* Unconventional gas glut to mainly benefit U.S., China -IEA
* Strict regulation needed to develop shale gas sector
* U.S. to become world's top gas producer -IEA
* Gas share in global energy mix could reach 25 pct -IEA
* New regulations would raise shale cost by 7 pct
By Henning Gloystein and Oleg Vukmanovic
LONDON/OSLO, May 29 A boom in unconventional
natural gas over the next 20 years could see the United States
and others benefit from cheaper energy while the importance of
the Middle East declines, the International Energy Agency (IEA)
said on Tuesday.
Growth in shale in the United States and China could match
gains made in conventional gas in Russia, the Middle East and
North Africa combined, IEA Chief Economist Fatih Birol told
"Unconventional gas will fracture the status quo, and will
be a complete game changer with major geopolitical
implications," Birol said.
High natural gas prices have helped spur investment in
previously unavailable, unconventional gas reserves that include
tight-gas, shale gas, and coalbed methane resources.
Yet the boom can only run if measures are taken to ensure
these reserves are extracted in a socially and environmentally
satisfactory way, the IEA said in a report.
"Greenpeace opposes the exploitation of unconventional gas
reserves because the impacts have not been fully investigated,
understood, addressed and regulated," the environmental group
said. "The IEA report essentially affirms that these concerns
are real but falls short of actually addressing them."
The IEA admits that unconventional gas production will pump
12 percent more greenhouse gases into the atmosphere, compared
with conventional extraction methods, but says the figure could
drop below 3.5 percent if producers follow its recommendations
and stop venting gas and minimise flaring.
Speaking at the report's launch in London on Tuesday, the
IEA's Exectuive Director Maria van der Hoeven said the most
important thing is for gas to substiute more polluting fossil
fuels such as coal in electricity generation.
Falling prices driven by an unconventional gas glut would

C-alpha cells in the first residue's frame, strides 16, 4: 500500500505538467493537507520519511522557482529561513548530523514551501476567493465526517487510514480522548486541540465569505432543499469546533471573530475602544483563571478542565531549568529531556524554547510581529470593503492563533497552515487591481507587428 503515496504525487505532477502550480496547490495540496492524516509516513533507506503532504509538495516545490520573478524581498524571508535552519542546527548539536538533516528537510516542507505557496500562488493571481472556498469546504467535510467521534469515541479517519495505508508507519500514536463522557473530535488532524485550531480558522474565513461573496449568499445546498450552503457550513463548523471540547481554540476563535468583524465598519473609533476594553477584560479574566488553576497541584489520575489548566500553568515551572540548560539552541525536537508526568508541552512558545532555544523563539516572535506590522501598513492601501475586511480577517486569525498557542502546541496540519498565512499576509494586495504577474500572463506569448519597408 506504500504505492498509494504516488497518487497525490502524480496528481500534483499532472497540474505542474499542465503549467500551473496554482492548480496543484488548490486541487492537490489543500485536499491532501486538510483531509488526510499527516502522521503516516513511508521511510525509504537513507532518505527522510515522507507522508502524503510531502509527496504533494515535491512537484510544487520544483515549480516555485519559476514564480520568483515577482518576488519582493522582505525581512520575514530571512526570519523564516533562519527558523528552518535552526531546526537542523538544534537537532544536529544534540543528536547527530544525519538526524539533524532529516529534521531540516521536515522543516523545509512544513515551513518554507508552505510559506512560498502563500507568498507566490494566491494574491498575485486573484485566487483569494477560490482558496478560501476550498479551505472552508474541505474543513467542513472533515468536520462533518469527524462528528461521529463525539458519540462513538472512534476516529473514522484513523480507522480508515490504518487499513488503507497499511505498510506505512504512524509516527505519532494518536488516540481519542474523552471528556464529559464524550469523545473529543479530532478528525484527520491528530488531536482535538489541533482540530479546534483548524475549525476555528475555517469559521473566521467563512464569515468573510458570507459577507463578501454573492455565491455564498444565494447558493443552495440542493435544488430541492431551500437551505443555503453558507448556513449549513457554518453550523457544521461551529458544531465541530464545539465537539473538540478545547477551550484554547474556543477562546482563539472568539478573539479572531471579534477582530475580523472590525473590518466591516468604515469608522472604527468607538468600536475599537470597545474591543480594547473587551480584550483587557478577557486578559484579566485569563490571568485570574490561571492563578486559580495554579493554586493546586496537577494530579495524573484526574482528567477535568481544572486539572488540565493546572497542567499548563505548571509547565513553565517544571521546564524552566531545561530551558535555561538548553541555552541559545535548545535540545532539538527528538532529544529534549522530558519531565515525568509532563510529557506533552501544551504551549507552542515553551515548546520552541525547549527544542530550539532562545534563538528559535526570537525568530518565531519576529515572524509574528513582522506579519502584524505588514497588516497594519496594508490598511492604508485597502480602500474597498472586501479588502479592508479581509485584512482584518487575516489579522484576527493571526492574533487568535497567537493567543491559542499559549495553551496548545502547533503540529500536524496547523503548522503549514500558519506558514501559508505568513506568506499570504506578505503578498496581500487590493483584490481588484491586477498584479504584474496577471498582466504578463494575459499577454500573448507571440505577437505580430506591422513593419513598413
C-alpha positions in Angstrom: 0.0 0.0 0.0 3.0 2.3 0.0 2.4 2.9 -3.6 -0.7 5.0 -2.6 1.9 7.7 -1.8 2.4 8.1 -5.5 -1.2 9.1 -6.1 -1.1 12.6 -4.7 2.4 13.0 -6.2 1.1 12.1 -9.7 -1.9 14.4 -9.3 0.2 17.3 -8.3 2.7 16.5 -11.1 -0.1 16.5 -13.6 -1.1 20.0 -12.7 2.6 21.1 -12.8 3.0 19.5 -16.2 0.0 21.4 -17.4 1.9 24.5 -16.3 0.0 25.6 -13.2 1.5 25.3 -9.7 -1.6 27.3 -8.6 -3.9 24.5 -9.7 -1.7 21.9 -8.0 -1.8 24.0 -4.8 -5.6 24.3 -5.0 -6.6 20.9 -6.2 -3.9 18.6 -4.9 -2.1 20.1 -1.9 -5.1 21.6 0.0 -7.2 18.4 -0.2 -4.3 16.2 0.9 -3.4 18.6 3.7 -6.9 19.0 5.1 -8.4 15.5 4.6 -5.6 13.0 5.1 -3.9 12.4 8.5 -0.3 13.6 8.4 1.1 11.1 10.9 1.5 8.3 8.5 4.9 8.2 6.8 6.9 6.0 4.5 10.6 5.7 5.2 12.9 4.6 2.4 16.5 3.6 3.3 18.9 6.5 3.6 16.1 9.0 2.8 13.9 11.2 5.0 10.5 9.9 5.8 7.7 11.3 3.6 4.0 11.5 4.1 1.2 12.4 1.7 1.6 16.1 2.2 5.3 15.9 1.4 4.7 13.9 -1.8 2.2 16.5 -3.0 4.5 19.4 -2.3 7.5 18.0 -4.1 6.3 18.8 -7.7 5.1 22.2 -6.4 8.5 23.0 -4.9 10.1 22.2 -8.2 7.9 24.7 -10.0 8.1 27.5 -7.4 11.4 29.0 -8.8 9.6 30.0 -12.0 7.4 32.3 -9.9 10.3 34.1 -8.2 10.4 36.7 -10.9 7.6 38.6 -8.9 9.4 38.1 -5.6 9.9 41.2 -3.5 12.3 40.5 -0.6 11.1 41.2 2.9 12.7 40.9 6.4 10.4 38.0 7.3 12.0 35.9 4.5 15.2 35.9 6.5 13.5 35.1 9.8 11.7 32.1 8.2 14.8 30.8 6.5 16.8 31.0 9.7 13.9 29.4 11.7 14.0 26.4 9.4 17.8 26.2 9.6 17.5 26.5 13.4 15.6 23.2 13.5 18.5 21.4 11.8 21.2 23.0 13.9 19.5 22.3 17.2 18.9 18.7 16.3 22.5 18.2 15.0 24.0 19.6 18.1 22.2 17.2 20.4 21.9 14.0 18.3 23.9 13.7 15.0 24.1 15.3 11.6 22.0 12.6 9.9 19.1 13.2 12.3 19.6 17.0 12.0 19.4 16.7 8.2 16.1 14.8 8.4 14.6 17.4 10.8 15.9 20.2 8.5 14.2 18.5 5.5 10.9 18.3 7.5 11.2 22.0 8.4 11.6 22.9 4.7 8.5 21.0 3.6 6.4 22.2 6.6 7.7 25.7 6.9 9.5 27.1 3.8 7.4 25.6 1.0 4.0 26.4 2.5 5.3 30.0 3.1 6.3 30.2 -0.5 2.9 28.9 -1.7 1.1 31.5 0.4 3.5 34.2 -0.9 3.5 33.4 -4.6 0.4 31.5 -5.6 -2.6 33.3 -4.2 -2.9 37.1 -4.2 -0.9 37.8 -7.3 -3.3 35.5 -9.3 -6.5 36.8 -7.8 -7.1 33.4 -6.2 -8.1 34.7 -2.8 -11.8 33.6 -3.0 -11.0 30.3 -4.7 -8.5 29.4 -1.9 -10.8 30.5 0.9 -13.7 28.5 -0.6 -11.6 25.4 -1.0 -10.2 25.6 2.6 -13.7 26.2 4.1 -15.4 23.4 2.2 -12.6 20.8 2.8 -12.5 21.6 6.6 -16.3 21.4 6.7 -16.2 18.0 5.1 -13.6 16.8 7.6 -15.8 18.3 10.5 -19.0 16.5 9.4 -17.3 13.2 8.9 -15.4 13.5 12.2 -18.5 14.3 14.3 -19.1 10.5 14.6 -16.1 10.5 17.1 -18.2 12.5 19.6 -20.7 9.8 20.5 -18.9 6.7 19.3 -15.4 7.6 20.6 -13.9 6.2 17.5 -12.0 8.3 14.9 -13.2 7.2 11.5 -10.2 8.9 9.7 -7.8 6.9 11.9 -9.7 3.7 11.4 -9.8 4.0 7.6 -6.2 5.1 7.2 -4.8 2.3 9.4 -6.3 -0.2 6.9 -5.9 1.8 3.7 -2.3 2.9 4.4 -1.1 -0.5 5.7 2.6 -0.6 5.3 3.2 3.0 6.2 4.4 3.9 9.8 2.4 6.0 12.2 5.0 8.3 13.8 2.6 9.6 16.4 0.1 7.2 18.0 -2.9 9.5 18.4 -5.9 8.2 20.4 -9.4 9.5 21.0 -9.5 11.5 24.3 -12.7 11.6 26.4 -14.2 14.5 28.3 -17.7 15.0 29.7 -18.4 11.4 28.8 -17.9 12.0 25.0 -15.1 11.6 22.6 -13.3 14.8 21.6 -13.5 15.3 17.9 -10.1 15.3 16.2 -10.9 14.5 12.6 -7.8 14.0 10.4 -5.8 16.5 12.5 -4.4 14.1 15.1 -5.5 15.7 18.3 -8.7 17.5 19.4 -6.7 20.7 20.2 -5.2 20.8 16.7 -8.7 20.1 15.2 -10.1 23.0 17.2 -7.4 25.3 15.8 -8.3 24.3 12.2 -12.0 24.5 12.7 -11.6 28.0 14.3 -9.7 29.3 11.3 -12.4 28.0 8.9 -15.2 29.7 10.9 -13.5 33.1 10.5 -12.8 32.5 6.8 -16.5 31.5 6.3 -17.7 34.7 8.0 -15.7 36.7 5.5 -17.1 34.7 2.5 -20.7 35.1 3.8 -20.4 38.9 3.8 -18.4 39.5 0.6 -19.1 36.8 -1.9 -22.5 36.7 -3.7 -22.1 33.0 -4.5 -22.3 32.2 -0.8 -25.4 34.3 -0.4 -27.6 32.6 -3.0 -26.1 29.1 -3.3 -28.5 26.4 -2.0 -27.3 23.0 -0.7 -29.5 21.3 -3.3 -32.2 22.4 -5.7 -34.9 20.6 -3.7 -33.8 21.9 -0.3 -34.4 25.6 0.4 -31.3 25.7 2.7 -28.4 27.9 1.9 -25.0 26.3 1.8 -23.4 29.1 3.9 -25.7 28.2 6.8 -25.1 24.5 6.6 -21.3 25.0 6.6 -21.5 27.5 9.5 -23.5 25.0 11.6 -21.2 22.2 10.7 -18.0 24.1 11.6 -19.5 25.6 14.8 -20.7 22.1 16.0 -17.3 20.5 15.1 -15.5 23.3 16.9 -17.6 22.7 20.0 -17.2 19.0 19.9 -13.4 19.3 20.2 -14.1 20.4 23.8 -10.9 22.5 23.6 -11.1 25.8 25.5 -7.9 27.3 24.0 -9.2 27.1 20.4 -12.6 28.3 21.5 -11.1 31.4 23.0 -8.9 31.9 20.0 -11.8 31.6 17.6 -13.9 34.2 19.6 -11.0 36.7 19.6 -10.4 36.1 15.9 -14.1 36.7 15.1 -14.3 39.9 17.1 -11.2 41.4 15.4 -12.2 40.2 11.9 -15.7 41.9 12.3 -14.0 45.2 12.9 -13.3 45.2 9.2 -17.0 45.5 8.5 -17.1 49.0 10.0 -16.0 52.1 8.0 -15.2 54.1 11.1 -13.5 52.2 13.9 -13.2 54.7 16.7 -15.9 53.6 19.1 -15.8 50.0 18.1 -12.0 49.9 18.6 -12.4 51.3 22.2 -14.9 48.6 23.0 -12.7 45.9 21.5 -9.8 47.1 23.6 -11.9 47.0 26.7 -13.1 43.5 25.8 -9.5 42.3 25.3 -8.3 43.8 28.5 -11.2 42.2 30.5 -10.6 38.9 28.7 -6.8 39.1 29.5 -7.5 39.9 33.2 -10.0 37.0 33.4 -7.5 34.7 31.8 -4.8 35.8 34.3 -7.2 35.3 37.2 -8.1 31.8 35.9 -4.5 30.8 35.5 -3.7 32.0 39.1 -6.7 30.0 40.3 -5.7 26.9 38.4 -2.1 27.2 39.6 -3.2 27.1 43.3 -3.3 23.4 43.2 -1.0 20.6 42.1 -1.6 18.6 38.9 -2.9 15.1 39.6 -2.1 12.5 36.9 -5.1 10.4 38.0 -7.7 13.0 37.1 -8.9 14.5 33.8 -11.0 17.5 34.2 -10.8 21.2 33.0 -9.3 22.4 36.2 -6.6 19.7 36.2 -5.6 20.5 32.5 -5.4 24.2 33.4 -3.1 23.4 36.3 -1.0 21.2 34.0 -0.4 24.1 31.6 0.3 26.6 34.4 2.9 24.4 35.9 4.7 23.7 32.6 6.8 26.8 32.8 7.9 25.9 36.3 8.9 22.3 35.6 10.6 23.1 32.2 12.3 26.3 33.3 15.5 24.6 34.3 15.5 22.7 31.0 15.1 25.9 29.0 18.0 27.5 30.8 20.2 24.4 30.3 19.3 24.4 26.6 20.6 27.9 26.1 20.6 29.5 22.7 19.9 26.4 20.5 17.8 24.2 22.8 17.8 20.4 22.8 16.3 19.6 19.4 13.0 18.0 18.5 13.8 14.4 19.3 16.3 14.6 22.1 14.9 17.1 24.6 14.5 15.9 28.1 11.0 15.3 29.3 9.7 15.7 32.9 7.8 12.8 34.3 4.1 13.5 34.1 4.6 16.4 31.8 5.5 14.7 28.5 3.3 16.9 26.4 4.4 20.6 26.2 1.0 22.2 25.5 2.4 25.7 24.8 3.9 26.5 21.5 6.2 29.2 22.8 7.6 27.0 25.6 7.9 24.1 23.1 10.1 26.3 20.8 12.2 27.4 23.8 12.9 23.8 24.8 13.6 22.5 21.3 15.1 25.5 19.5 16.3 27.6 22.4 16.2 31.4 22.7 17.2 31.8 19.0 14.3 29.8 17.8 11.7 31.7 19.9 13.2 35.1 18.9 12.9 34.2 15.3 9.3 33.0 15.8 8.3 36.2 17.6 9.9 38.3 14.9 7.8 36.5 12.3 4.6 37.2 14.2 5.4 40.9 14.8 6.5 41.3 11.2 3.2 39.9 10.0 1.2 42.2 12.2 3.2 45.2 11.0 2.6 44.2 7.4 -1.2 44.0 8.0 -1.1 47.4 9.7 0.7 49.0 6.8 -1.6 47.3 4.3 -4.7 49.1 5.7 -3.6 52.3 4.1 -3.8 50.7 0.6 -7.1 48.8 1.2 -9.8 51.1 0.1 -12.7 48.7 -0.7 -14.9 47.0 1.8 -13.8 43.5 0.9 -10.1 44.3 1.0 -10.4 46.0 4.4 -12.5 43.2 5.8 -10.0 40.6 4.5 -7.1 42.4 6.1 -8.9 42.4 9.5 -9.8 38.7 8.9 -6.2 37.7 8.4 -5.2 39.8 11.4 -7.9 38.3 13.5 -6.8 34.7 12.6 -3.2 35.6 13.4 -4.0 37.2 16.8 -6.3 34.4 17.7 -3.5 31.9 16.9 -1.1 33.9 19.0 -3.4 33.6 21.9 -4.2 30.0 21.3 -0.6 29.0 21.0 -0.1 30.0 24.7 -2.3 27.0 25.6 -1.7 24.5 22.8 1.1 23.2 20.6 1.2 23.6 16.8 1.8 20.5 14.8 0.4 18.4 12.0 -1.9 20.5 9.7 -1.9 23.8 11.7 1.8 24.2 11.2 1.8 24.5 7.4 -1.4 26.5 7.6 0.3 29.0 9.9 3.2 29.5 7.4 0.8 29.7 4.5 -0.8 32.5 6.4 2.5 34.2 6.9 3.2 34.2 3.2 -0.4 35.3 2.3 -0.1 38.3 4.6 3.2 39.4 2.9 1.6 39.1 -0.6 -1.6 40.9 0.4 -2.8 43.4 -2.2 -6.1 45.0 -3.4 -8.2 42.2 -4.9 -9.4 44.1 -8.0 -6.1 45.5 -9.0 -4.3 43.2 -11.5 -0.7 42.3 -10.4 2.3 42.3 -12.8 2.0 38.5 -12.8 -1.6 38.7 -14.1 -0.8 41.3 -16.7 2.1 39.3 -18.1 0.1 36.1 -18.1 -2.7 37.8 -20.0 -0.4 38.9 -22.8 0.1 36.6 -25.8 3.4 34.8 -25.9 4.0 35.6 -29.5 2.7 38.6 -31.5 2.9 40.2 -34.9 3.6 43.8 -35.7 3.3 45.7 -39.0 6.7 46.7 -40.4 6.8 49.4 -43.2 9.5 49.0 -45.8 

help displace coal, Hoeven said, potentially slashing emmissions
But gas must be accompanied by renewables and the roll out
of carbon capture and storage (CCS) technology, an as yet
unproven technology designed to trap exhausts from coal-fired
power stations, in order to limit a long-term global rise in
temperatures to 2 degrees Celsius above pre-industrialised
"Renewables are indispensable to this goal and that means
government measures for supporting renewable energy must be
there for years to come...because otherwise lower gas prices
will make renewables uncompetitive," Hoeven said.
The IEA report underscored the economic gains offered by the
rapid growth in unconventional gas, with "countries that were
net importers of gas in 2010, including the United States,
gaining the wider economic benefits associated with improved
energy trade balances and lower energy prices."
Australia, India, Canada and Indonesia are also set for big
increases in unconventional gas production, it said.
"The share of Russia and countries in the Middle East in
international gas trade declines from around 45 percent in 2010
to 35 percent in 2035," the report said.
For Europe, where shale is expected to play a smaller role
than elsewhere, Birol said that growth could still be enough to
offset a decline in conventional gas output.
"The main benefit for Europe will that there will be lower
gas import prices, putting pressure on oil-indexation of
traditional gas supply contracts," Birol said.
Europe's main gas suppliers, Russia and Norway, sell their
gas under long-term contracts that are linked to the oil market.
Because oil prices have remained firm on strong demand from
emerging economies while European gas prices have fallen on weak
domestic demand, European gas suppliers are forced to sell